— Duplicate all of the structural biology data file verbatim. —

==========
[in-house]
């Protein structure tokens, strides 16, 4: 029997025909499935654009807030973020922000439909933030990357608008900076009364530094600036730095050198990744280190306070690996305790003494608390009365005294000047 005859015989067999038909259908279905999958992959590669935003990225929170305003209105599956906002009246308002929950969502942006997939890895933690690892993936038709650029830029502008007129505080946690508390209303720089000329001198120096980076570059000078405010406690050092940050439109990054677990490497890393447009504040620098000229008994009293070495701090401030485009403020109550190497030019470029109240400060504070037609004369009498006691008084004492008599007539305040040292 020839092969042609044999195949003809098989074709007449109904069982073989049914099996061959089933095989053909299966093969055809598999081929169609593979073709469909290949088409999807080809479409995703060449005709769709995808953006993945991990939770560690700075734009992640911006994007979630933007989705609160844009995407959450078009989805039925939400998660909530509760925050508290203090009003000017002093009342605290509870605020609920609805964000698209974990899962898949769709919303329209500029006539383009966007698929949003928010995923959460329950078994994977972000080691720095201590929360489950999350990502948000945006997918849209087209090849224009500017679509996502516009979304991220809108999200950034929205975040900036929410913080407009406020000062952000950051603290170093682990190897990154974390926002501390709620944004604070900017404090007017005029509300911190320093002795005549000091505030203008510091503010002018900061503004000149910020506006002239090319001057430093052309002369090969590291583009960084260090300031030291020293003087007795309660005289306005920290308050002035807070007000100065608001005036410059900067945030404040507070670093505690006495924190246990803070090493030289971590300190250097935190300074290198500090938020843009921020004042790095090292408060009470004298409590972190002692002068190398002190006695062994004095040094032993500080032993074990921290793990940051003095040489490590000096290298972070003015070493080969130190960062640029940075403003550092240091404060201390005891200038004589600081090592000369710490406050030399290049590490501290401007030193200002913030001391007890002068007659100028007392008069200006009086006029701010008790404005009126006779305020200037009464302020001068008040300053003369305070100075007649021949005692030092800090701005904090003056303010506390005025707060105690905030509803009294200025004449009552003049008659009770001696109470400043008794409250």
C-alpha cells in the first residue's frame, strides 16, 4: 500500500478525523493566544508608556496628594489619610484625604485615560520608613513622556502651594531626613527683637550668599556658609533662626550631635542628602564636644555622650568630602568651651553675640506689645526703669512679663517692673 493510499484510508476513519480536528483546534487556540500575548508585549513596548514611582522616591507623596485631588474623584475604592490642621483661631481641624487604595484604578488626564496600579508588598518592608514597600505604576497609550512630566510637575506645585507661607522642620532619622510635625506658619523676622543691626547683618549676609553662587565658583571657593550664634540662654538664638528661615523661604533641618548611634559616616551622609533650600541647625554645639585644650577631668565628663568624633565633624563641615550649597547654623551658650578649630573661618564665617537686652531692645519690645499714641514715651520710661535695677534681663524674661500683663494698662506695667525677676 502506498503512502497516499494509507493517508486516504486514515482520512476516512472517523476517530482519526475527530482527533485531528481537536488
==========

[in-house]
């Protein structure tokens, strides 16, 4: 029997025909499935654009807030973020922000439909933030990357608008900076009364530094600036730095050198990744280190306070690996305790003494608390009365005294000047 005859015989067999038909259908279905999958992959590669935003990225929170305003209105599956906002009246308002929950969502942006997939890895933690690892993936038709650029830029502008007129505080946690508390209303720089000329001198120096980076570059000078405010406690050092940050439109990054677990490497890393447009504040620098000229008994009293070495701090401030485009403020109550190497030019470029109240400060504070037609004369009498006691008084004492008599007539305040040292 020839092969042609044999195949003809098989074709007449109904069982073989049914099996061959089933095989053909299966093969055809598999081929169609593979073709469909290949088409999807080809479409995703060449005709769709995808953006993945991990939770560690700075734009992640911006994007979630933007989705609160844009995407959450078009989805039925939400998660909530509760925050508290203090009003000017002093009342605290509870605020609920609805964000698209974990899962898949769709919303329209500029006539383009966007698929949003928010995923959460329950078994994977972000080691720095201590929360489950999350990502948000945006997918849209087209090849224009500017679509996502516009979304991220809108999200950034929205975040900036929410913080407009406020000062952000950051603290170093682990190897990154974390926002501390709620944004604070900017404090007017005029509300911190320093002795005549000091505030203008510091503010002018900061503004000149910020506006002239090319001057430093052309002369090969590291583009960084260090300031030291020293003087007795309660005289306005920290308050002035807070007000100065608001005036410059900067945030404040507070670093505690006495924190246990803070090493030289971590300190250097935190300074290198500090938020843009921020004042790095090292408060009470004298409590972190002692002068190398002190006695062994004095040094032993500080032993074990921290793990940051003095040489490590000096290298972070003015070493080969130190960062640029940075403003550092240091404060201390005891200038004589600081090592000369710490406050030399290049590490501290401007030193200002913030001391007890002068007659100028007392008069200006009086006029701010008790404005009126006779305020200037009464302020001068008040300053003369305070100075007649021949005692030092800090701005904090003056303010506390005025707060105690905030509803009294200025004449009552003049008659009770001696109470400043008794409250």
C-alpha cells in the first residue's frame, strides 16, 4: 500500500478525523493566544508608556496628594489619610484625604485615560520608613513622556502651594531626613527683637550668599556658609533662626550631635542628602564636644555622650568630602568651651553675640506689645526703669512679663517692673 493510499484510508476513519480536528483546534487556540500575548508585549513596548514611582522616591507623596485631588474623584475604592490642621483661631481641624487604595484604578488626564496600579508588598518592608514597600505604576497609550512630566510637575506645585507661607522642620532619622510635625506658619523676622543691626547683618549676609553662587565658583571657593550664634540662654538664638528661615523661604533641618548611634559616616551622609533650600541647625554645639585644650577631668565628663568624633565633624563641615550649597547654623551658650578649630573661618564665617537686652531692645519690645499714641514715651520710661535695677534681663524674661500683663494698662506695667525677676 502506498503512502497516499494509507493517508486516504486514515482520512476516512472517523476517530482519526475527530482527533485531528481537536488